From the Center for Strategic Relations, a twice-monthly supplement to Applying Strategic Relations, mailed at your request

Rebuilding Damaged Relationships

What do you do when someone on your staff upsets a customer? In today's lesson you'll discover what can be done to heal wounded relationships, even after you've done everything else wrong. This one lesson turns around lost accounts making you a hero when the big one almost gets away.

Now that you understand why you build customer relationships at every transaction, you'll see how easily today's lesson becomes. But are you ready to take action? What will you do next?

Start with the end in mind. Your sole objective as a member of sales and marketing management is to create loyal happy customers in a profitable way. Does that mean discounts or gimmicks you see others (less informed individuals) do in the business-to-business?

Stay tuned for the next issue where you'll learn how to create more loyal happy customers today without gimmicks or discounting. Even discover the real cost of discounting that they won't teach you in business school.

Until next time, write with your questions or comments, I'm interested in hearing about what you have to say.


Justin Hitt
Consultant, Author & Speaker

Ps. Thank you for reconfirming your subscription and commitment to this publication. Stay tuned for a special gift for your willingness to take action. Don't keep this resource a secret; be sure to share it with other sales and marketing professionals!

Rebuilding Damaged Customer Relationships Even After You've Done Everything Wrong

By Justin Hitt, Strategic Relations Consultant,

There isn't a company in this world that hasn't, at least once, looked like it was trying to turn customers away angry. Whether it's the wrong people in customer service, errant promises that can't be fulfillment, or just plain negligence. One thing is for sure, customers relationships are being abused in every industry, every day.

You may say, "Not mine!", but there is always that one bad seed.

You say, "We have measures in place to prevent this ..." you're in more trouble than you know. If don't have at least one blaring example in your mind right now, then you just aren't paying attention.

Did you know an unsatisfied customer tell as many as 9 other individuals? Since your customers know mostly those individuals in their same industry or profession, those 9 individuals are likely prospects who will never take the time to learn more about you because of how your company treated their friend.

Sooner or later, you or someone on your staff will irritate a customer so bad you'll think there is nothing that could be done to improve the situation. But there is ... here are a few ideas to rebuild customer relationships even if you've done everything else wrong:

  1. Forget whose fault it is and focus on a solution. Too often effort is put into placing blame over taking care of the specific disconnect that caused the dissatisfaction. Ask, "What can I do to make this right?" instead of "Who made this wrong?"� Does it really matter who was at fault if the customer is so unhappy they won't do business with you?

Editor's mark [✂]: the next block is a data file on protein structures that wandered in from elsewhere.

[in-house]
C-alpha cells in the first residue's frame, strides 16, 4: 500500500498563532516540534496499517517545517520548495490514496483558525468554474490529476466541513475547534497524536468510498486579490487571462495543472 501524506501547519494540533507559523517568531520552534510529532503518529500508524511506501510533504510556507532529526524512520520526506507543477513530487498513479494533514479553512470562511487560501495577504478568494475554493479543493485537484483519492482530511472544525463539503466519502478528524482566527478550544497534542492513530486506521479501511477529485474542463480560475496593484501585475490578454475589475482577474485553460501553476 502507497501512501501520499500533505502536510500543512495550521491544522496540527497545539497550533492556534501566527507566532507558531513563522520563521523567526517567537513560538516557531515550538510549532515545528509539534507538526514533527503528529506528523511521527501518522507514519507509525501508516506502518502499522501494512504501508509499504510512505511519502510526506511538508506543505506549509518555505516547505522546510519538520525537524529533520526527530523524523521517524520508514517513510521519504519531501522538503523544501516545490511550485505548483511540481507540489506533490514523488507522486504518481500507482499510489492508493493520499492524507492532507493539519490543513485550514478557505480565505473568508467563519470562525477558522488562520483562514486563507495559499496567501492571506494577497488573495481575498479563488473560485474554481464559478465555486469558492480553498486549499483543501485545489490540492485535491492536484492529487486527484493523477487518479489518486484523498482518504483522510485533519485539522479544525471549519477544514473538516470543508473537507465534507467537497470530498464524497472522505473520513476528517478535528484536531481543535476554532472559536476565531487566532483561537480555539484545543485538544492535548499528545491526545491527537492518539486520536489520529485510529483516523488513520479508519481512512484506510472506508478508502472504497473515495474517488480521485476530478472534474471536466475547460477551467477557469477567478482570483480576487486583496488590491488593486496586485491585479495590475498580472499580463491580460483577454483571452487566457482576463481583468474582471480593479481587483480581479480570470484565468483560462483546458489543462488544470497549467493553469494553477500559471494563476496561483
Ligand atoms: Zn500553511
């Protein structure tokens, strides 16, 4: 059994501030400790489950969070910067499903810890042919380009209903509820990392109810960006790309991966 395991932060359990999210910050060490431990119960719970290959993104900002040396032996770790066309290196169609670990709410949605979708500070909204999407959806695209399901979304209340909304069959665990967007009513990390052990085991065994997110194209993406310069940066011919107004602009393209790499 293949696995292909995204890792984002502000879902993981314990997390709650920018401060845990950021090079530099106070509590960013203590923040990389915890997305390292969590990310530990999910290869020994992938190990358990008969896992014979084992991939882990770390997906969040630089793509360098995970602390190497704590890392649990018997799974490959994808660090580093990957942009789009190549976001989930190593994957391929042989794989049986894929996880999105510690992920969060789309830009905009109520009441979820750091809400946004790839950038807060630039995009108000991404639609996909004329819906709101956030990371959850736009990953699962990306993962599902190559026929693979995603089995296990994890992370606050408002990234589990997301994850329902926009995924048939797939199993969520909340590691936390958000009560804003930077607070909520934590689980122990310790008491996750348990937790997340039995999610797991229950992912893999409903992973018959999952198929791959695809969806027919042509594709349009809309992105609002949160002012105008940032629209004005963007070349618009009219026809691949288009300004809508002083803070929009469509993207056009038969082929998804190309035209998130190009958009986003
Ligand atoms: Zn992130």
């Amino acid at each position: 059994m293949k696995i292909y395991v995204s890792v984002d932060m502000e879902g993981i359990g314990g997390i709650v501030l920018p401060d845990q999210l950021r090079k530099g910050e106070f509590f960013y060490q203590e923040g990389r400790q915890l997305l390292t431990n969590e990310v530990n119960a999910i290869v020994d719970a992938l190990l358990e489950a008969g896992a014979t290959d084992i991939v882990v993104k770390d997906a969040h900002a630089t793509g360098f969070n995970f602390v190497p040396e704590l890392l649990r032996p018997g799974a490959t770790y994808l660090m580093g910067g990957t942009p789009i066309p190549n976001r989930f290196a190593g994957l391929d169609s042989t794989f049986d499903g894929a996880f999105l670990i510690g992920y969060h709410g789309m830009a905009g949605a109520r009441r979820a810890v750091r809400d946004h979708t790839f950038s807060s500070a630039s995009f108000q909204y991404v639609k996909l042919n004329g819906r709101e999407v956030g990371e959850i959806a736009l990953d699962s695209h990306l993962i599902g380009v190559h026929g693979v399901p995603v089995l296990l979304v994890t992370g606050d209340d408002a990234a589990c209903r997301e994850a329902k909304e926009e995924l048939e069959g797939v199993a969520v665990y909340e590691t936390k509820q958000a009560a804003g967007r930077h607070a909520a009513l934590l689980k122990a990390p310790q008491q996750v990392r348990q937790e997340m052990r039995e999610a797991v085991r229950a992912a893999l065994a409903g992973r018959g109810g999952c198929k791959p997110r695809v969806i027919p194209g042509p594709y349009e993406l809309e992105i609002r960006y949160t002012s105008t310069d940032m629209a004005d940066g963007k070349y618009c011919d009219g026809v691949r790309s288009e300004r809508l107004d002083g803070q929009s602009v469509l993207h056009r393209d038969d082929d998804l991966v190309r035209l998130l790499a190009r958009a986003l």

2. Admit quickly when you've made a mistake. Sometimes you'll be the problem, and if your company has made a mistake, then say so and move towards a viable solution. This saves face by demonstrating your honesty and willingness to make things right. Most often customers will respect you for admitting you were wrong -- but be sure you have some solution to offer, otherwise an apology is meaningless.
  3. Know a problem won't go away if you ignore it. When you discover a problem before a customer does, don't be afraid to bring it up and offer a solution. It's possible the customer already knows about the same problem, but hasn't bothered to mention it because it gives them an out to select another vendor.
  4. Start with the facts. Before you investigate any situation, ask about and verify known facts. Spend the first part of solving this problem just collecting information (from all parties); the relationship upset could be a symptom of a larger problem. Having the facts from all sides will let you find the root of the problem quickly.
  5. Reestablish credibility and trust one step at a time. Never assume that just because you've solved the problem that you've healed the relationship. It's important you earn the trust of your customer again, as if you've never worked together before. By starting over, you'll rebuild the damaged foundation even stronger than before.
  6. Do what you can do right now. No matter how upset the customer is, you can do something, just standing there isn't going to get anything done except make the problem worse. This means follow up the question, "What can I do to make this right?" with specific action. Do something now!
  7. Put the customer first. It's tempting to wrap problems up quickly, but if your solution isn't in the customer's best interest they will have animosity towards your organization. Focus on solutions that obviously put the customer first. Remind customers, you care enough about their business you want them to be extra happy about what you've done to make things better.

If you are aggressively seeking to serve the most profitable customers possible, there will be times when you'll upset a buyer. Use these ideas to get that relationship back on track and you'll turn even the worst upset to a bonding experience.

© 2006 Justin Hitt, All rights reserved.
/ customer-relations | customer-service /

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